Some common Nawat verbs (by transitivity and conjugation class) Intransitive: chuka (II) cry ina (II) say kalaki (III) enter kisa (I) go/come out kuchi (I) sleep miki (II) die naka (II) stay nemi (II) be (in a place or state), exist nesi (II) be seen, be born paki (II) be happy, laugh panu (II) pass pewa (I) begin taketza (I) talk takwika (II) sing tami (II) end tekiti (I) work temu (II) go down chuka (II) cry weli (II) be able, know (how to) witz (irr.) come yawi (irr.) go Transitive: -chia (I) wait (for) -chiwa (I) make, do -ilpia (IV) tie -ilwia (IV) tell (someone) -ishtia (IV) take out -ita (II) see -kaki (II, IV) hear, listen to -kua (I) buy -kwa (irr.) eat -maka (II) give (to someone) -mana (I) cook -mati (I) know, understand -neki (II) want, love -nutza (I) call, speak to -paka (II) wash -palewia (IV) help -pia (I) have -talia (IV) put -temua (IV) look for -uni (II) drink -wika (I) take, carry
There are a number of means, grammatical or lexical, for changing a verb's valency (the number of arguments it takes) and thereby effectively 'converting' it to a different transitivity type. A considerable number of lexical pairs exist consisting of two related verbs, one intransitive and the other transitive:
The -i (intr.) ~ -a or -ia (tr.) alternation is very frequent in the lexicon, but is not productive, and does not constitute a hard-and-fast rule.
- kelun-i (II) 'break' (intr.) ~ -kelun-a (I) 'break' (tr.)
- tem-i (II) 'become full' (intr.) ~ -tem-a (I) 'fill' (tr.)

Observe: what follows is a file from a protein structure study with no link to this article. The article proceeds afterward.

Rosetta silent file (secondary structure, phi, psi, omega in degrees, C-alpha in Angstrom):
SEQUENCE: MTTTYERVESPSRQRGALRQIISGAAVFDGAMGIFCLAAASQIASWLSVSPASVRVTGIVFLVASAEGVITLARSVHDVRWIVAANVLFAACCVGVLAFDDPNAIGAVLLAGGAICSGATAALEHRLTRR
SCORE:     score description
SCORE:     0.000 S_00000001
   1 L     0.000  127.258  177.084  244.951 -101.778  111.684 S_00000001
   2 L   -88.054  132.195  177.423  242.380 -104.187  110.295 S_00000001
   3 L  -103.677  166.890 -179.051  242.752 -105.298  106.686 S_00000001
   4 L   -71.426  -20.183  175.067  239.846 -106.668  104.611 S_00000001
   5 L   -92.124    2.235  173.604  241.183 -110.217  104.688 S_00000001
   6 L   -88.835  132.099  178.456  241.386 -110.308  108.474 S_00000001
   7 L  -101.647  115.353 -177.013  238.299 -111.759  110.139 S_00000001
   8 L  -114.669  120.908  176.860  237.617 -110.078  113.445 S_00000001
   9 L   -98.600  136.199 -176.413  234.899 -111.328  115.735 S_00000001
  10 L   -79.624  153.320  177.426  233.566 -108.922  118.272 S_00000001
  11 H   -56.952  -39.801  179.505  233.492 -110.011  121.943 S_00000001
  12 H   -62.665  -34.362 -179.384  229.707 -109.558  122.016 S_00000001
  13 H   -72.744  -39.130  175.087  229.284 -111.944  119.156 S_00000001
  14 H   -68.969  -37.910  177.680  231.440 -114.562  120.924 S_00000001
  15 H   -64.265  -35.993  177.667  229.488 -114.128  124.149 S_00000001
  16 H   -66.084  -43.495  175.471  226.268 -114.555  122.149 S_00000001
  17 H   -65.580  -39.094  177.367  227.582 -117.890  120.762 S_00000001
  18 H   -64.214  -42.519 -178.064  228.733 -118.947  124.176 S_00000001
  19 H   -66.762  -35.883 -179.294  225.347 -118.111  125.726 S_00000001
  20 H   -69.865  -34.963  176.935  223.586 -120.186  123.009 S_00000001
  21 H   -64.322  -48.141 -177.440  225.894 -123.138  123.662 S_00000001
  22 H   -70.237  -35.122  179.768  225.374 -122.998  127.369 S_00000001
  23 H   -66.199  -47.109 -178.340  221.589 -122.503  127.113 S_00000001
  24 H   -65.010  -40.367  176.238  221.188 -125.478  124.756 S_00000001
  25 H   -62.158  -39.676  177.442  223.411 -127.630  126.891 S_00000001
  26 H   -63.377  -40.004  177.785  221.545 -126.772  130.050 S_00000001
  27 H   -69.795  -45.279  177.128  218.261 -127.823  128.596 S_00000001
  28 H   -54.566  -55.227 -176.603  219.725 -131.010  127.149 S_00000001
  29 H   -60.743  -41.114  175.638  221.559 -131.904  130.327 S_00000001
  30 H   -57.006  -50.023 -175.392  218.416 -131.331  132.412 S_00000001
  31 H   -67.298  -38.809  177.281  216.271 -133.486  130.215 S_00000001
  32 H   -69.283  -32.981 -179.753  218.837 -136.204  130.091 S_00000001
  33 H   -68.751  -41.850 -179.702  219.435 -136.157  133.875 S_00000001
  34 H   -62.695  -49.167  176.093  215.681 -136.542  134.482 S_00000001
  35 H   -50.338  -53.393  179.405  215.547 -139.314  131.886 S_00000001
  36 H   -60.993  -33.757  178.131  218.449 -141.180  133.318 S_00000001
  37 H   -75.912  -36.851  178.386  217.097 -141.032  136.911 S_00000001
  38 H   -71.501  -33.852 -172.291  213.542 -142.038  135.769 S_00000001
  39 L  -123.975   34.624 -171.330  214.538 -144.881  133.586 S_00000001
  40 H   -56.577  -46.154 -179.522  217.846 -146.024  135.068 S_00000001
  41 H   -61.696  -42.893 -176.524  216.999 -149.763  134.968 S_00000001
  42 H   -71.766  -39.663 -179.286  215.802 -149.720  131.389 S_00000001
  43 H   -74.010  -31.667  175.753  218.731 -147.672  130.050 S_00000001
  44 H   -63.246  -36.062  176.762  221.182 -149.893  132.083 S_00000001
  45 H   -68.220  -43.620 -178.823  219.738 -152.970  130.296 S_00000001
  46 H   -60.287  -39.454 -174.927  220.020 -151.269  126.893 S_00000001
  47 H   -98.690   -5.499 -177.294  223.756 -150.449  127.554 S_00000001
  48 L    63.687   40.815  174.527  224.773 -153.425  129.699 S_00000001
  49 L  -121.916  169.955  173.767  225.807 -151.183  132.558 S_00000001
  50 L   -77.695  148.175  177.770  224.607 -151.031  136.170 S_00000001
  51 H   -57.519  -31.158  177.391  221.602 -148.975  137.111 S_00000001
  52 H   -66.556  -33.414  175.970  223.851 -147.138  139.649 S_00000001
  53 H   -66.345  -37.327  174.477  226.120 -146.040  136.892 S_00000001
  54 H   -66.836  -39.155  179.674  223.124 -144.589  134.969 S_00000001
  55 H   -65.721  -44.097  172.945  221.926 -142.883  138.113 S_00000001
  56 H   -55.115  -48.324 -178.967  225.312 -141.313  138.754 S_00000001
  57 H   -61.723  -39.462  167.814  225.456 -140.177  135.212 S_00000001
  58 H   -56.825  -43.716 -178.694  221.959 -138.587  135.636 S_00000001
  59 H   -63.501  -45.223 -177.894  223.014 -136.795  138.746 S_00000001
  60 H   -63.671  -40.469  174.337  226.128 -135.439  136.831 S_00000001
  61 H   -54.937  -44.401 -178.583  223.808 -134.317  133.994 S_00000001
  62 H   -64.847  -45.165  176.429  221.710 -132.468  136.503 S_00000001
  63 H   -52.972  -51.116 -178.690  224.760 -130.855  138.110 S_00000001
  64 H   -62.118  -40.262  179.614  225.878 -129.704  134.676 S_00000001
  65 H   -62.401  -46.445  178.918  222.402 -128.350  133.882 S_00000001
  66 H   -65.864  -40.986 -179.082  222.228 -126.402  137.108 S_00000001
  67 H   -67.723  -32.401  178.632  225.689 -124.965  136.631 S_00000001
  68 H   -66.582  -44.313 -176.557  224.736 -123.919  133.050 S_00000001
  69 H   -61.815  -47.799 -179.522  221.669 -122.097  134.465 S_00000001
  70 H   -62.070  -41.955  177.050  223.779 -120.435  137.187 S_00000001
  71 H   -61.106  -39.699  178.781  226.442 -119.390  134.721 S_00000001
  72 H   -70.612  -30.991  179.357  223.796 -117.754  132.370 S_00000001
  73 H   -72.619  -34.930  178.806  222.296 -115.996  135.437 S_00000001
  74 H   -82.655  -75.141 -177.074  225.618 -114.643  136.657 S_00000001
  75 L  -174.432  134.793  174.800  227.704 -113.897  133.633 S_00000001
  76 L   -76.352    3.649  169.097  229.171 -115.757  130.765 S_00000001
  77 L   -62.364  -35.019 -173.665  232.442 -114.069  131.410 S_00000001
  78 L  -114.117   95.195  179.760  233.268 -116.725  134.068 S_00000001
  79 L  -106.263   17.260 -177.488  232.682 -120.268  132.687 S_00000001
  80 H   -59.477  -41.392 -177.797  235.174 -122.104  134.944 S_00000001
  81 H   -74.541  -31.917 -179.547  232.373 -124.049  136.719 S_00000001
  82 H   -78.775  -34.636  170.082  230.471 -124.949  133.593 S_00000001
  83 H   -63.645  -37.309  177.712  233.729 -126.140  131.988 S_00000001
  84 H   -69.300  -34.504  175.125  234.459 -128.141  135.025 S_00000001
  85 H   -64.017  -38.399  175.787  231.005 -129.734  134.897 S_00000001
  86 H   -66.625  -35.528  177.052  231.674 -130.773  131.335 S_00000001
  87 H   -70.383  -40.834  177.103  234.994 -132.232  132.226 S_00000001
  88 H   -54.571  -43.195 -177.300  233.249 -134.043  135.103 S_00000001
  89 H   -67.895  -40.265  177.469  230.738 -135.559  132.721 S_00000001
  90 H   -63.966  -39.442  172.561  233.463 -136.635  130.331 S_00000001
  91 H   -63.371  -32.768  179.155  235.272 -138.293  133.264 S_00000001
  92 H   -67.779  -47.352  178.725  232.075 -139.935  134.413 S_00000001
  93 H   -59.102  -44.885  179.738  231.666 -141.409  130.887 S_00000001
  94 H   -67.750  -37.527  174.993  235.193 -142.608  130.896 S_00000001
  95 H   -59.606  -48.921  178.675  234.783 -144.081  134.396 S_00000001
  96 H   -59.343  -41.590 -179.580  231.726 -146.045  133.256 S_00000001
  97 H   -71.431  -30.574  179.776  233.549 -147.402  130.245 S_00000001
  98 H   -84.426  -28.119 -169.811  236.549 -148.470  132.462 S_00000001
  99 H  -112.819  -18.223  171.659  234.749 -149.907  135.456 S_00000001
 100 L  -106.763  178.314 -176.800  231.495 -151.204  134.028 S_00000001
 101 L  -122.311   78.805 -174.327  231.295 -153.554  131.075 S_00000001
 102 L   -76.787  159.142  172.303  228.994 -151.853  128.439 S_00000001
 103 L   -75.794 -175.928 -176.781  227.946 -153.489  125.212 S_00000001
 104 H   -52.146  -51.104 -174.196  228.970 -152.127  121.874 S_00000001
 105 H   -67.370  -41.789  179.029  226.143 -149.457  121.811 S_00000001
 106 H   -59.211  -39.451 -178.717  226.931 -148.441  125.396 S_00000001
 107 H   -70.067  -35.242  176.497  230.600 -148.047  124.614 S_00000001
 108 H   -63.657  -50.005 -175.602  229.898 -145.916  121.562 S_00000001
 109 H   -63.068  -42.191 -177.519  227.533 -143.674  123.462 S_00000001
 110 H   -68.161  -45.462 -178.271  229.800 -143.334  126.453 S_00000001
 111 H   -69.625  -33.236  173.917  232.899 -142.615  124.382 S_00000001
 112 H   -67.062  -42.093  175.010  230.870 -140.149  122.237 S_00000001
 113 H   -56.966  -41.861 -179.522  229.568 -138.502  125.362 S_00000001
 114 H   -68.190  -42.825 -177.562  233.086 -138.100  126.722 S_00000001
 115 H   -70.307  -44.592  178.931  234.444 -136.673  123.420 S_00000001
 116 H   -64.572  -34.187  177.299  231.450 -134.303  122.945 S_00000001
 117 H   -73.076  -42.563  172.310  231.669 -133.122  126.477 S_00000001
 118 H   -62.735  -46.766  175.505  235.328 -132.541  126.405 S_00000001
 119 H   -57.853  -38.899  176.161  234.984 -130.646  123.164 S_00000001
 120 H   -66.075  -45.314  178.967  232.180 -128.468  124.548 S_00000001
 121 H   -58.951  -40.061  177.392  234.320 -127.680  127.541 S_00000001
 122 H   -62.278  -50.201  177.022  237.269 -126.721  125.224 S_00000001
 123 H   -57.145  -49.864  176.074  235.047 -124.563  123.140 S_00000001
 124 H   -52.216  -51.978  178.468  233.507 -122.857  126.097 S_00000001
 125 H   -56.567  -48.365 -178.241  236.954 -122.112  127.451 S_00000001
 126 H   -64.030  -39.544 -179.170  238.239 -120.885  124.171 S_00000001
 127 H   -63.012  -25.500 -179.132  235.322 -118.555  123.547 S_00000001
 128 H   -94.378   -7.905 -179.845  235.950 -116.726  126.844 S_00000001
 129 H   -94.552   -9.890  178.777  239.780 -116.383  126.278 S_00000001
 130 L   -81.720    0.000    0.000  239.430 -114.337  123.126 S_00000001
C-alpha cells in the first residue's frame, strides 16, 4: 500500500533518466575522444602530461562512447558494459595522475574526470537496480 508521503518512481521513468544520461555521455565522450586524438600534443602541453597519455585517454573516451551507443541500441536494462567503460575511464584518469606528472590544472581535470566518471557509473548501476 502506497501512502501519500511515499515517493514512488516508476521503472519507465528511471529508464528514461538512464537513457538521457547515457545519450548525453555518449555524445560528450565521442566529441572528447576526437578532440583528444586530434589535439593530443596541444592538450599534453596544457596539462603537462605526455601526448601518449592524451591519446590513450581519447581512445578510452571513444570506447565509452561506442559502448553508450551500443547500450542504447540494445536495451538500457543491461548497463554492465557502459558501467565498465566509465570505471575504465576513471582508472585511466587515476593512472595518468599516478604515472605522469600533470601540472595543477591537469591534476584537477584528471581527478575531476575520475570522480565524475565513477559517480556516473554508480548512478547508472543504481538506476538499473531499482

- shin-i (II) 'be sprinkled' (intr.) ~ -shini-a (IV) 'sprinkle' (tr.)
- tam-i (II) 'end' (intr.) ~ -tami-a (IV) 'end' (tr.)
A more productive lexical derivation that increases valency is the causative suffix -tia.
- kalak-i (II) 'enter' (intr.) ~ -kalak-tia (IV) 'put in, bring in' (tr.)
- mik-i (II) 'die' (intr.) ~ -mik-tia (IV) 'kill' (tr.)
- panu (II) 'pass' (intr.) ~ -panul-tia (IV) 'cause to pass' (tr.)
- tawan-i (II) 'get drunk' (intr.) ~ -tawan-tia (IV) 'get (someone) drunk' (tr.)
Apart from such purely lexical alternations, there are two prefixes with specific grammatical functions which, attached to transitive verbs, reduce their surface valency (when they are used, there is no object prefix):
The unaccusative prefix ta- indicates that the object is indefinite or unspecified. Compare: Yaja ki-kwa 'He eats it', Yaja ki-kwa ne et 'He eats the beans', but Yaja ta-kwa 'he eats'.
- -kwa 'eat' (tr.) → ta-kwa (unspecified object)
- -mana 'cook' (tr.) → ta-mana (unspecified object)
- -paka 'wash' (tr.) → ta-paka (unspecified object)
The unergative prefix mu- avoids mentioning the agent, and the underlying object gets re-encoded as surface subject, e.g., Mu-kwa 'It gets eaten', Mu-kwa ne et 'The beans get eaten'.
- -kwa 'eat' (tr.) → mu-kwa 'get eaten'
- -mana 'cook' (tr.) → mu-mana 'get cooked'